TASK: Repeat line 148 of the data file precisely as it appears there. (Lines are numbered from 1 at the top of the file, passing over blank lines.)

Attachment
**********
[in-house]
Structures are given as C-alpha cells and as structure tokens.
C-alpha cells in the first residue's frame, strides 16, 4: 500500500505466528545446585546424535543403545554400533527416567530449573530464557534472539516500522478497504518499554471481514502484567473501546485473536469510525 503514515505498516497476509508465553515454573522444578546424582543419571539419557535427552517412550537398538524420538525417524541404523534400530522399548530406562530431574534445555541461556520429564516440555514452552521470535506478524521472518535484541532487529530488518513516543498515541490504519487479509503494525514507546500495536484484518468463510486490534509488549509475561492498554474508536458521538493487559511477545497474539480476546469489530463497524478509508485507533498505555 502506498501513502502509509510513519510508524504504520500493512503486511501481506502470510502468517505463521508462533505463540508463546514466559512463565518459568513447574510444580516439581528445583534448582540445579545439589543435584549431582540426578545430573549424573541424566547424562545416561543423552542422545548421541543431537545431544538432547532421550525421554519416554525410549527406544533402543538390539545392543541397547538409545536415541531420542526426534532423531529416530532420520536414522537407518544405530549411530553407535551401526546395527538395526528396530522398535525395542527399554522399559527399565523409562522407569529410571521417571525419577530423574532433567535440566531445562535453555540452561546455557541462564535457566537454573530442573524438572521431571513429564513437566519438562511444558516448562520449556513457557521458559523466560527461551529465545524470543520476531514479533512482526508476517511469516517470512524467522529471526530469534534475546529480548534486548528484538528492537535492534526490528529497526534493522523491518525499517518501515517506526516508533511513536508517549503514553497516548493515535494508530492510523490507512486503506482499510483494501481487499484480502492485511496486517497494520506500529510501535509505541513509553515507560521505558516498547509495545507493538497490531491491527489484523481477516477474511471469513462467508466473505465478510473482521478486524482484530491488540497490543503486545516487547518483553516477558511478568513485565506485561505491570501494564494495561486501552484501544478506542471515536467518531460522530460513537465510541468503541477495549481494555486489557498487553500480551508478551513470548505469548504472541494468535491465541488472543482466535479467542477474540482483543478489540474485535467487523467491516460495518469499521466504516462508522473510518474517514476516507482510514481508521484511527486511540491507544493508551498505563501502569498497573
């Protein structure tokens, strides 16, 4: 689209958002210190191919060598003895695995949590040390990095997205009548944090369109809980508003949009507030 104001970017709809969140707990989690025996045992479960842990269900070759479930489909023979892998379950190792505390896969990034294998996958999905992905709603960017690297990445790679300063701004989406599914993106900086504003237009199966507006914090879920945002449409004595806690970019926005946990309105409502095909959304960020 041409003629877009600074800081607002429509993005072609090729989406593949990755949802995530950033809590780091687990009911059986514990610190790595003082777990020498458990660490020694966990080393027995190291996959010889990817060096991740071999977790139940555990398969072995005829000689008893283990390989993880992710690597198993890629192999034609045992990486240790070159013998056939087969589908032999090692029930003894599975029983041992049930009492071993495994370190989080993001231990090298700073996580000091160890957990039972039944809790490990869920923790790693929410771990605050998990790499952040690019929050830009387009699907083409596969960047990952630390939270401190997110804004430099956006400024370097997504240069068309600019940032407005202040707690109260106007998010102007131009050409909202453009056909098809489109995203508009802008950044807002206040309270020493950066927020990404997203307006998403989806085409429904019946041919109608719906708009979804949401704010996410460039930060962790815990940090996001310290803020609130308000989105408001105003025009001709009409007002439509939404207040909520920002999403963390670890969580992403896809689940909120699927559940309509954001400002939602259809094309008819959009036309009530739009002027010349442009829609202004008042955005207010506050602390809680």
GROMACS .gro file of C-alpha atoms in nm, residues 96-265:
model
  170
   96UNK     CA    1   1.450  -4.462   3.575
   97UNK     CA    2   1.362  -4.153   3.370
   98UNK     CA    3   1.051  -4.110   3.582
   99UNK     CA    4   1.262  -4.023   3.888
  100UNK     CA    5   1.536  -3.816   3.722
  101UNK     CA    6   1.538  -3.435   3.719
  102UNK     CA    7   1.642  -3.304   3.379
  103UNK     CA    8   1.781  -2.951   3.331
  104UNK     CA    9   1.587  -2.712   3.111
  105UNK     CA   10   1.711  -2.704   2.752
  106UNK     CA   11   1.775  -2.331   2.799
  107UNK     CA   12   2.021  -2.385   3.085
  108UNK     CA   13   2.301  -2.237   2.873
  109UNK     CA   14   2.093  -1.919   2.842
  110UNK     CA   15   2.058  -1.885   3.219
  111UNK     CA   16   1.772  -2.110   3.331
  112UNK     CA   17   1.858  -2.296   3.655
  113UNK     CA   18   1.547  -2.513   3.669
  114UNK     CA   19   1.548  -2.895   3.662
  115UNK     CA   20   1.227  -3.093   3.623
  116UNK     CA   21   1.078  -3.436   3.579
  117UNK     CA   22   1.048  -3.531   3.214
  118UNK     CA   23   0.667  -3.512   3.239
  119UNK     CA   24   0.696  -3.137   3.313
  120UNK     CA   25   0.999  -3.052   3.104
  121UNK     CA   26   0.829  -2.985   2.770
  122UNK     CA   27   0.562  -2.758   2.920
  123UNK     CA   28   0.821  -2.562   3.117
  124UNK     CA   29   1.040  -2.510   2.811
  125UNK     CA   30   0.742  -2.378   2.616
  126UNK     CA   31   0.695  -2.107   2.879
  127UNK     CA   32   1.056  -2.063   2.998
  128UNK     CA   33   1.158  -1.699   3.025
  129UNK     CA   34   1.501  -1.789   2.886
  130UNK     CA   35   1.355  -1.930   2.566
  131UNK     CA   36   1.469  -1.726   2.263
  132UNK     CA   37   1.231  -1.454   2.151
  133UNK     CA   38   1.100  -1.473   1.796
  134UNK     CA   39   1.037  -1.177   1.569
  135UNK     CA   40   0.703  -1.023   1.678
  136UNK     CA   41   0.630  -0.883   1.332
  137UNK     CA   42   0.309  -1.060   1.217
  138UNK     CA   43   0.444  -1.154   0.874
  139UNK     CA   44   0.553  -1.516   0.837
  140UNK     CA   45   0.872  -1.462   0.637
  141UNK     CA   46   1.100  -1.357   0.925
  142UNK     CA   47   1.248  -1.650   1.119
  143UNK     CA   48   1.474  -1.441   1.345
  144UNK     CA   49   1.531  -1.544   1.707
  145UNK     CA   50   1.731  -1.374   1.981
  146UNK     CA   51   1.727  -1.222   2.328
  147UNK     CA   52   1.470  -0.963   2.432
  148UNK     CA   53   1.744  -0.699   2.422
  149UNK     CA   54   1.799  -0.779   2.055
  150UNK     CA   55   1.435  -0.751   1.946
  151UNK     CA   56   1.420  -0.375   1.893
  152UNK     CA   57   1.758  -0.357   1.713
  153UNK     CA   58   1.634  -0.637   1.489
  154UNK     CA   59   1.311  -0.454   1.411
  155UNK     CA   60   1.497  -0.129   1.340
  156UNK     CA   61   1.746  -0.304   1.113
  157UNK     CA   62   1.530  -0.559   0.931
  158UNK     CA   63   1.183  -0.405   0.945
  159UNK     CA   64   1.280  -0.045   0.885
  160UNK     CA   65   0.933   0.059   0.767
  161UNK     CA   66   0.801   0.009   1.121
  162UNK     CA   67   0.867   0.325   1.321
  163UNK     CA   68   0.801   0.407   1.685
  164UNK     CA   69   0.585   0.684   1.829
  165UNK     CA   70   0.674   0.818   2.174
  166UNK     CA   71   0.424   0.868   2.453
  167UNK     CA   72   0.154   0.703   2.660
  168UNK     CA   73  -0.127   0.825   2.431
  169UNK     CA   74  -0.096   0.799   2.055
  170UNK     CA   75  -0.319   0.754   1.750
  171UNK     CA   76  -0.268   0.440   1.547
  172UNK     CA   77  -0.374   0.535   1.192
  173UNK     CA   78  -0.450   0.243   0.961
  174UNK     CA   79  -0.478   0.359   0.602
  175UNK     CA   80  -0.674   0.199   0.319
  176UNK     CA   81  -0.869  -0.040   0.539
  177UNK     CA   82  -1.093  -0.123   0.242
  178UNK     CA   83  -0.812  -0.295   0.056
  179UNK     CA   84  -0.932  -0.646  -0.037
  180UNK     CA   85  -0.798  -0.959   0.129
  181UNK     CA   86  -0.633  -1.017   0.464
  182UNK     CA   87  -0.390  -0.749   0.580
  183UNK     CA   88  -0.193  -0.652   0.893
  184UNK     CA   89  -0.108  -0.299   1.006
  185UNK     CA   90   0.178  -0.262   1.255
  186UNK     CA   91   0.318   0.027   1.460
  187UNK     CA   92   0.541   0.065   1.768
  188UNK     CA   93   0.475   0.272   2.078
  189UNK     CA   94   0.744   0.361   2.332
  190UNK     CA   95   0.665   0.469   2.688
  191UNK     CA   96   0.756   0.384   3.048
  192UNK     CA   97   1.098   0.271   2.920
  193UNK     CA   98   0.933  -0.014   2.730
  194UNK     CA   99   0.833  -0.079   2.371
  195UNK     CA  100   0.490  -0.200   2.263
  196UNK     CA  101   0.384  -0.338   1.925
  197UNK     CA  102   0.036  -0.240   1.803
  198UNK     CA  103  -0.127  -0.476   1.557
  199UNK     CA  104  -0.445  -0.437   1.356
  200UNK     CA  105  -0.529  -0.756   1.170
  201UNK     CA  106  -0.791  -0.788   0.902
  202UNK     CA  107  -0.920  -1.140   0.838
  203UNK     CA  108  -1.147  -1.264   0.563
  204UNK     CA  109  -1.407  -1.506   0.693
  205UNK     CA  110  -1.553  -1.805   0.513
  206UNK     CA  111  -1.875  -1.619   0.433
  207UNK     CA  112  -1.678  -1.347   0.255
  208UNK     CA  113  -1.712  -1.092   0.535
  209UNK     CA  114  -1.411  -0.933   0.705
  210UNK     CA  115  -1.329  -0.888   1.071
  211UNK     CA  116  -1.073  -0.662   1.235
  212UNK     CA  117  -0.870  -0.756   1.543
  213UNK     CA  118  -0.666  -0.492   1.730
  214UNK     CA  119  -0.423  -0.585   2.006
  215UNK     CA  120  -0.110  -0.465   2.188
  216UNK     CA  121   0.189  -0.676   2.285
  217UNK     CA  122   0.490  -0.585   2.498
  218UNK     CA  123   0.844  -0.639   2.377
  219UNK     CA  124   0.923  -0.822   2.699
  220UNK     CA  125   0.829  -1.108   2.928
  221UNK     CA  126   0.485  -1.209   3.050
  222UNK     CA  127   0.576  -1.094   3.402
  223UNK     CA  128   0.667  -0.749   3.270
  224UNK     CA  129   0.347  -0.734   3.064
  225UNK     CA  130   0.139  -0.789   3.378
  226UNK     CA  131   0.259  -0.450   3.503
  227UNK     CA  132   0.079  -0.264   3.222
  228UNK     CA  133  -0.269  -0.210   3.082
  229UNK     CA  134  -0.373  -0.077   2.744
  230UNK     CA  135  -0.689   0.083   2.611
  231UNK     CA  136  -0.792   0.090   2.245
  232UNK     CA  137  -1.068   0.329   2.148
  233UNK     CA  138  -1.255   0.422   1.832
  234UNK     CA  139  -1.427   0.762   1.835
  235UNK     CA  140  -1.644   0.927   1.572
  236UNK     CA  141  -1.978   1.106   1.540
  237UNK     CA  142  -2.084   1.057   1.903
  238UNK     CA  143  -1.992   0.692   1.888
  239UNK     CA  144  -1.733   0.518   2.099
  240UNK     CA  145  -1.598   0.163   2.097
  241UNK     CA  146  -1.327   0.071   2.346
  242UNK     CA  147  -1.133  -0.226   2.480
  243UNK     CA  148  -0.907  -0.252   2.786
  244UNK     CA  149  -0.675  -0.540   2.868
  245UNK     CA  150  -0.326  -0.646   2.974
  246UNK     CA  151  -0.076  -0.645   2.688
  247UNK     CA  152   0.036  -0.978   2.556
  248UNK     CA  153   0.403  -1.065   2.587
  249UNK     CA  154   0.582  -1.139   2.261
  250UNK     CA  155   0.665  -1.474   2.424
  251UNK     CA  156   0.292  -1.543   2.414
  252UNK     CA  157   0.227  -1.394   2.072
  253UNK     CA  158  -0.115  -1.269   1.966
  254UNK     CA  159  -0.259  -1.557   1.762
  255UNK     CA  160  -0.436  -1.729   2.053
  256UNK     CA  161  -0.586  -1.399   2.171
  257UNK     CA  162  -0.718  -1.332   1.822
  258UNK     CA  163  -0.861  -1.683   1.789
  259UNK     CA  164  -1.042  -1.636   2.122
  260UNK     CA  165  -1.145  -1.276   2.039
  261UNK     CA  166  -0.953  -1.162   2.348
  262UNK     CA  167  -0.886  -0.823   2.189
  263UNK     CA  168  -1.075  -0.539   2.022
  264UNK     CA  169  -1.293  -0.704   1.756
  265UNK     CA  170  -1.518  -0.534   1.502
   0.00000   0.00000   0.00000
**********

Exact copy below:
  236UNK     CA  141  -1.978   1.106   1.540